Scientists are on high alert that the Amazon is careening toward a destructive fire season. Parts of Brazil and its typically lush rainforest are parched by drought and loaded with fire-kindling fuel after a surge of deforestation in 2020.
Experts say the region has rarely been drier than it is now, and researchers who monitor the Amazon have already spotted a rash of large fires this year. The rainforest’s first major fire of 2021 occurred more than a week earlier than last year, according to Matt Finer, a senior research specialist at the non-profit Amazon Conservation, who leads the organization’s real-time fire monitoring program.
“Widespread drought conditions in 2021 are a worrisome sign that extreme fire risk could affect a large part of South America, straining firefighting resources and threatening ecosystems, infrastructure, and public health,” said Douglas Morton, a NASA Earth scientist who studies fires in the Amazon and surrounding areas.
Most large fires in the Amazon are started by humans on recently cleared land. And deforestation for logging, mining and farming fragments the forest, experts say, making it more susceptible to catching fire on its edges.
“The edge of a forest is warmer and drier than large tracts of unfragmented forest, so fires are more likely to start at the edges and move into the forest,” said Marcos Heil Costa, a professor at the Federal University of Viçosa in Brazil.
Deforestation was up 67% in May compared to last year, according to the INPE. This year’s fresh kindling is on top of what was cut down last year, when around 10,900 square kilometers – an area larger than 2 million US football fields – slashed mainly for cattle ranching, farmland and timber production.
It was the worst year for Amazon deforestation since 2008.
“All that deforestation that everyone was fretting about in 2020, now it’s coming back to burn,” said Finer. “And I think that the newer deforestation that’s spreading now, that’s what we’re going to see burn in August or September when the dry season really intensifies.”
Brazilian President Jair Bolsonaro has faced condemnation at home and abroad for his handling of the deforestation crisis in the Amazon, which has skyrocketed on his watch. In April, Bolsanaro asked President Biden for his “personal engagement” to protect the Amazon, but no deal has been reached by the two leaders.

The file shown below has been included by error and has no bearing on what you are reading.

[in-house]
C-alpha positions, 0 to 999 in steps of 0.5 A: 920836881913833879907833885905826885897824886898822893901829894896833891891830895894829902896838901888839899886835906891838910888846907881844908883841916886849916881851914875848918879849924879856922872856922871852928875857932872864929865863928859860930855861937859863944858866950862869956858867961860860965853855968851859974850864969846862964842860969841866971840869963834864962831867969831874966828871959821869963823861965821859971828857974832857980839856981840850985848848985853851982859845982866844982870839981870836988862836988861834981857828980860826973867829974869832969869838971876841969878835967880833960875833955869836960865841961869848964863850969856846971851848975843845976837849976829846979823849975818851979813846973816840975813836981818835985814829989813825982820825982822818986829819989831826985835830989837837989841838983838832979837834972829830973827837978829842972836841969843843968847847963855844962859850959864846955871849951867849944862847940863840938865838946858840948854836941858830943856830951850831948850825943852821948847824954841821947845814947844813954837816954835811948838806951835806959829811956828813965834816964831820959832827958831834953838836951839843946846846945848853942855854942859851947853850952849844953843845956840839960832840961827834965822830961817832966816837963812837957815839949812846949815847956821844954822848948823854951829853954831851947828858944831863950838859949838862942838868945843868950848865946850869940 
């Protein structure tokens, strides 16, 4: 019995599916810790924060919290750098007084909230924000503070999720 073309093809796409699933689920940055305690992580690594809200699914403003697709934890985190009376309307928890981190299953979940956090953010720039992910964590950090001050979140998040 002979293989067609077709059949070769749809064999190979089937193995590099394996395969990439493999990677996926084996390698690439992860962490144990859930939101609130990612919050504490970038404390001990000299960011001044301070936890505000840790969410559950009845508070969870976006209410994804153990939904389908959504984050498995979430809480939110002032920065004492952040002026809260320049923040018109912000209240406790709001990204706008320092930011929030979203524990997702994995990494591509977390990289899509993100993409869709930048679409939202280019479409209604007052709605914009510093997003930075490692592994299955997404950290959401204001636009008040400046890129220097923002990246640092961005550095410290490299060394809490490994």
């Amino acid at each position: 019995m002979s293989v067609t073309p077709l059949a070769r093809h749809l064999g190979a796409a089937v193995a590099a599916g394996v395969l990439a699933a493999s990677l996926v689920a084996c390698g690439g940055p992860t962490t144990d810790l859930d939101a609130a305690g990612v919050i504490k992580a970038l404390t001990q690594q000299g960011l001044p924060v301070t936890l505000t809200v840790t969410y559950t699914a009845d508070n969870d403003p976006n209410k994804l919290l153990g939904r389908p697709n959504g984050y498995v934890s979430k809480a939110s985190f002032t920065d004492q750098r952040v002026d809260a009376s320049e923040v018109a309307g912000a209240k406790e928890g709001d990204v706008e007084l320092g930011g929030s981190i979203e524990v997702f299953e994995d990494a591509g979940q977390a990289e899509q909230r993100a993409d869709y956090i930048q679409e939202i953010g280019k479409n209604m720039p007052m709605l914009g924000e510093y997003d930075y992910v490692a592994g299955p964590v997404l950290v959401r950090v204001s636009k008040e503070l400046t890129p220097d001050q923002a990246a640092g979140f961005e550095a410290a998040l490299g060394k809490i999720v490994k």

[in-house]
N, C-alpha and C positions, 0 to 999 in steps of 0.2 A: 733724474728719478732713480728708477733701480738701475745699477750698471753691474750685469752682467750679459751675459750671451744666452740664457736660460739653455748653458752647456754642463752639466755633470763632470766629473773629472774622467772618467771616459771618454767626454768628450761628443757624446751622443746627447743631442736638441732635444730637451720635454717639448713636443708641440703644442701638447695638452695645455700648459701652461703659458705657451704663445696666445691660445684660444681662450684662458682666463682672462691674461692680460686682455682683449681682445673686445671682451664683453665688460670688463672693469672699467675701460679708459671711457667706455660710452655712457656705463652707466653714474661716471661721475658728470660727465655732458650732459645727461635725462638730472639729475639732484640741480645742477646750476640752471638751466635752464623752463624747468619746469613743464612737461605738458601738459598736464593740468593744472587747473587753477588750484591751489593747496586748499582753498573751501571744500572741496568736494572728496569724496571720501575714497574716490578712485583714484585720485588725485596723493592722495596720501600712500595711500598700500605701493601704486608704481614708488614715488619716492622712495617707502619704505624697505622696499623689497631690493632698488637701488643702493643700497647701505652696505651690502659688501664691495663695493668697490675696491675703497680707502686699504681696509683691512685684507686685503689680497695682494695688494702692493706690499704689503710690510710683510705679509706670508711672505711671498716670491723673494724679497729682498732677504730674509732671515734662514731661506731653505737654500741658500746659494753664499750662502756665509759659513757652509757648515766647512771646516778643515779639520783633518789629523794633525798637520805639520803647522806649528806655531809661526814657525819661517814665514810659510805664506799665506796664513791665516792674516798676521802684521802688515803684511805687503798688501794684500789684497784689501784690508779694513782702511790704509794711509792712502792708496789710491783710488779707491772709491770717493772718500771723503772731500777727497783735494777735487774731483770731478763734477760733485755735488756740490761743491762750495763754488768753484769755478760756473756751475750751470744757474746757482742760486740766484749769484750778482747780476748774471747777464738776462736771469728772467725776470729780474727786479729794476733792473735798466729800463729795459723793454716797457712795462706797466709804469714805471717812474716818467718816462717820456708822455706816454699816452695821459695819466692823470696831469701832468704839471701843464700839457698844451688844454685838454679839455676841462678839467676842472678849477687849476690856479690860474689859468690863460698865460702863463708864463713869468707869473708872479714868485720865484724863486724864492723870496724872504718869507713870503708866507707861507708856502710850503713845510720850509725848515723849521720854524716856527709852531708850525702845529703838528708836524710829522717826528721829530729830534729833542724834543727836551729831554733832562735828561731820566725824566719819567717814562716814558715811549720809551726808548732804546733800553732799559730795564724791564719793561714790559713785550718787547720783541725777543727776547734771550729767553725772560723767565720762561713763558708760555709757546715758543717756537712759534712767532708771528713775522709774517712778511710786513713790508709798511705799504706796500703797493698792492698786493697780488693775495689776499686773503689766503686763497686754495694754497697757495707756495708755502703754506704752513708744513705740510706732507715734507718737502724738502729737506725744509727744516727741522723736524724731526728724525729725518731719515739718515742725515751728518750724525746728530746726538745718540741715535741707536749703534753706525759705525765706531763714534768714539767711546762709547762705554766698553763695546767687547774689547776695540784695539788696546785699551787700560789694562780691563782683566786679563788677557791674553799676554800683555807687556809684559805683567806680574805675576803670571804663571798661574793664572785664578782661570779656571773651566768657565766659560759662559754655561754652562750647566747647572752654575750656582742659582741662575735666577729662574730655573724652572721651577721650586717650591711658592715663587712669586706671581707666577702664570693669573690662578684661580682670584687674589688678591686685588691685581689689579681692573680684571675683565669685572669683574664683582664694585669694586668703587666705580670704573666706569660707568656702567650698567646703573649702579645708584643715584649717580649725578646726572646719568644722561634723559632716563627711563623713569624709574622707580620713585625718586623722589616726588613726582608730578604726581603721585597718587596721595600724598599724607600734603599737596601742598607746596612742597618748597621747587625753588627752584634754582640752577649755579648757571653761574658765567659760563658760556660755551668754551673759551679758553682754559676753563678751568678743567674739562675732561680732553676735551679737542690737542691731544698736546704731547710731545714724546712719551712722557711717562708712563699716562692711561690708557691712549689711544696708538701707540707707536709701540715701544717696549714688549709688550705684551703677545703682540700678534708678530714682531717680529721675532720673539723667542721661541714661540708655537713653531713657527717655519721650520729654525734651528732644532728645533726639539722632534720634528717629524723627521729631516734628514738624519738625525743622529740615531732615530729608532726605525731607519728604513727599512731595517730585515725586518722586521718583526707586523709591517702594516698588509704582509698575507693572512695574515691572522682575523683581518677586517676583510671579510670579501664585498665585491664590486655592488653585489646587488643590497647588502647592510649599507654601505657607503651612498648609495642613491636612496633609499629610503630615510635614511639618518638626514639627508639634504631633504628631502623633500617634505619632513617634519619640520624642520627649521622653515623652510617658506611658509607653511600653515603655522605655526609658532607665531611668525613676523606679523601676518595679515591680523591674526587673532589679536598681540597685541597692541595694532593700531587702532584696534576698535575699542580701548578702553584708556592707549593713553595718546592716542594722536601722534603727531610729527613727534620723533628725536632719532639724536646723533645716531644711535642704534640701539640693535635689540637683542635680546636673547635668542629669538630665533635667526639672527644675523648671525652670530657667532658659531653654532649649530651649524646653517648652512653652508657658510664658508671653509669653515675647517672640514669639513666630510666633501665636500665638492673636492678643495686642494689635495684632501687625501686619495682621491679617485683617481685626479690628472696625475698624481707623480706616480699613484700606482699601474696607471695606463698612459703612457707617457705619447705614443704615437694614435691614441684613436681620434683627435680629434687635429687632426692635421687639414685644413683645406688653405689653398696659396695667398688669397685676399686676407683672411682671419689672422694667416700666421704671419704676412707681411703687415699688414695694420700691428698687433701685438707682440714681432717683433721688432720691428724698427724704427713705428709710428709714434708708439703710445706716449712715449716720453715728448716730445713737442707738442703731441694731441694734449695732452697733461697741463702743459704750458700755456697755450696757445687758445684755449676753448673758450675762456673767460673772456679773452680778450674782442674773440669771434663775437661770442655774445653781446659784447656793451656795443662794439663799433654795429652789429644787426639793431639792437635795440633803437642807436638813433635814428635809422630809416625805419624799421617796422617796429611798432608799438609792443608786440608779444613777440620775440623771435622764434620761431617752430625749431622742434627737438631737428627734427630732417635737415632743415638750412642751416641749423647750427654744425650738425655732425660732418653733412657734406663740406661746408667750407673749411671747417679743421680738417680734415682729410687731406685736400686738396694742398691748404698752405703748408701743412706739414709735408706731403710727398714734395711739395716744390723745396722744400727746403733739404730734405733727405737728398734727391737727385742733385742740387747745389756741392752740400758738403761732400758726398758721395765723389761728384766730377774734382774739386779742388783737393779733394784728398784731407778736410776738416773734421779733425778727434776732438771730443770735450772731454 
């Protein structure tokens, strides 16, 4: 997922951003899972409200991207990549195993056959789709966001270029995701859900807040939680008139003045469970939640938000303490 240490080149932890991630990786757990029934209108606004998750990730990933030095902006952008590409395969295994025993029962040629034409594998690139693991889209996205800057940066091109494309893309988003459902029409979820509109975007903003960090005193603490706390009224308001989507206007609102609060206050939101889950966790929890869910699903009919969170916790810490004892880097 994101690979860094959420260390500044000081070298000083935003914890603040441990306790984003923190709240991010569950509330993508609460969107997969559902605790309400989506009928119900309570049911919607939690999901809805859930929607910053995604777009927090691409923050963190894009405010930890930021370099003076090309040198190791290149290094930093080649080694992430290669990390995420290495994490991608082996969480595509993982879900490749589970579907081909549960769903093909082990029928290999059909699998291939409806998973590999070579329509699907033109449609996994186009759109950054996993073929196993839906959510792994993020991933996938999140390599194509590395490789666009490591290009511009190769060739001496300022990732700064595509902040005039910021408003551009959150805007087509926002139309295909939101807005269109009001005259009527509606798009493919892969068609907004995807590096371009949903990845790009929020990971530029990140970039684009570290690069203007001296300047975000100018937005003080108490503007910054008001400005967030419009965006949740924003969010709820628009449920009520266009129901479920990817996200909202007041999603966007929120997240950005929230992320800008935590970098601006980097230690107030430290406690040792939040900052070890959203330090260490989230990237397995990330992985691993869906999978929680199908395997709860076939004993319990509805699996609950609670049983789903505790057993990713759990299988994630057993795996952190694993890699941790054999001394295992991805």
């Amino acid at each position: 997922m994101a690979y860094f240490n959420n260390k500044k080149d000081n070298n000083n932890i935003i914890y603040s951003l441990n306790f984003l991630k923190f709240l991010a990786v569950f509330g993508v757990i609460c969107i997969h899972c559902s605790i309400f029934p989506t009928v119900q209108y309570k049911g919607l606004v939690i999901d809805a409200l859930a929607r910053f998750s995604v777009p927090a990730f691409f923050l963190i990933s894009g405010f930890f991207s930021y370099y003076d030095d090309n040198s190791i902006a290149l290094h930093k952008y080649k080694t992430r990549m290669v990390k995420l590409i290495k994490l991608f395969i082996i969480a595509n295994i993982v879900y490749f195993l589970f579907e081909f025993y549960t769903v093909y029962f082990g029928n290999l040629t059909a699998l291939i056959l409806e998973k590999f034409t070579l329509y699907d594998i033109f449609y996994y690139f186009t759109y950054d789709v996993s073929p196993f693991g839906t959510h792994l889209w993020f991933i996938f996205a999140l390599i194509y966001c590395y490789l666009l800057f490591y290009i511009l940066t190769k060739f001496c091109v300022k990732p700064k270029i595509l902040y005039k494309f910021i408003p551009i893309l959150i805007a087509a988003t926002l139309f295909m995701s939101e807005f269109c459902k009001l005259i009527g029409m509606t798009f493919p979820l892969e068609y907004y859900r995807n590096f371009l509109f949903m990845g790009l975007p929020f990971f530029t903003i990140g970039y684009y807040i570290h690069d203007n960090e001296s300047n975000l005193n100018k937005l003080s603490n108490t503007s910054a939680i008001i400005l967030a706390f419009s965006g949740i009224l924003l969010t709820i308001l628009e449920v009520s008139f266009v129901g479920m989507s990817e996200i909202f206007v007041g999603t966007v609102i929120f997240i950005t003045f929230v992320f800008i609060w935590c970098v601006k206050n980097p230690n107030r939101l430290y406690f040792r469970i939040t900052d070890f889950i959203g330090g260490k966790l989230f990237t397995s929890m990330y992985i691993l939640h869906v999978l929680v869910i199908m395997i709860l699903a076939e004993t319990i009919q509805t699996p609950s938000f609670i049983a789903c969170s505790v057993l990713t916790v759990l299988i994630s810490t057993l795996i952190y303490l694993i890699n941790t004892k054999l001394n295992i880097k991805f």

The rampant deforestation combined with extreme drought is turning parts of the Amazon into a tinderbox.
2019 was a destructive fire year that captured the world’s attention. At one point in 2019, the Amazon was burning at a record rate. But Brazil actually saw more total blazes sparked in 2020, according to data from Brazil’s National Institute for Space Research (INPE).
And while fires tore at the edges of the Amazon last year, many others sparked in the Pantanal, the world’s largest tropical wetland located south of the rainforest, which experienced its worst fires since at least 2002.
Experts fear the region is set for a repeat in 2021.
While heavy rainfall triggered flooding in the heart of the Amazon last month, extreme drought is gripping parts of the southern Amazon and the surrounding regions, according to Paulo Brando, an assistant professor and scientist at the University of California-Irvine.
Last month, Brazil’s National Institute of Meteorology issued an emergency alert warning that five states – Minas Gerais, Goiás, Mato Grosso do Sul, São Paulo, and Paraná – would likely see little rainfall through at least the end of September.
Mato Grosso, which includes parts of the southern Amazon, has been the center of most of the fire activity so far this year, according to Finer.
“As of yesterday, we’ve detected 17 major fires so far this year and they’ve all been in Mato Grosso,” Finer said.
The drought could also exacerbate the situation in the Paraná River basin – home to the continent’s second-longest river, key shipping routes and hydropower stations – most of which is already in moderate to extreme drought, according to the alert. Last year, low water levels grounded several ships, forcing some to offload cargo to navigate the shallow river.
Warm ocean temperatures in the tropical North Atlantic Ocean in 2020 and a La Niña weather pattern that’s persisted over the Pacific Ocean have shifted precipitation conditions across the entire South American continent, Morton said, including the rainforest.
Few ecosystems on Earth are as critical to the global climate as the Amazon rainforest.
Its vast tree canopy serves as an “air conditioner” for the planet, scientists say, influencing global temperature and rainfall patterns. Through photosynthesis, the plants and trees of the Amazon absorb billions of tons of carbon dioxide from the air each year, which helps limit how much of the heat-trapping gas is in the atmosphere.
But when it burns, the carbon that is stored in the forest is released into the air, where it can stay for hundreds of years and contribute to even more global warming.
A study last year led by Brando found that fires could irreparably damage the forest’s ability to protect against future warming, to the point that the forest could begin contributing more greenhouse gases to the air than it absorbs by 2050 – or sooner.
“Climate change doesn’t respect political and geographic boundaries, Brando said, “and what happens in the Amazon will affect the entire planet.”
CNN’s Taylor Barnes and Rodrigo Pedroso contributed to this report.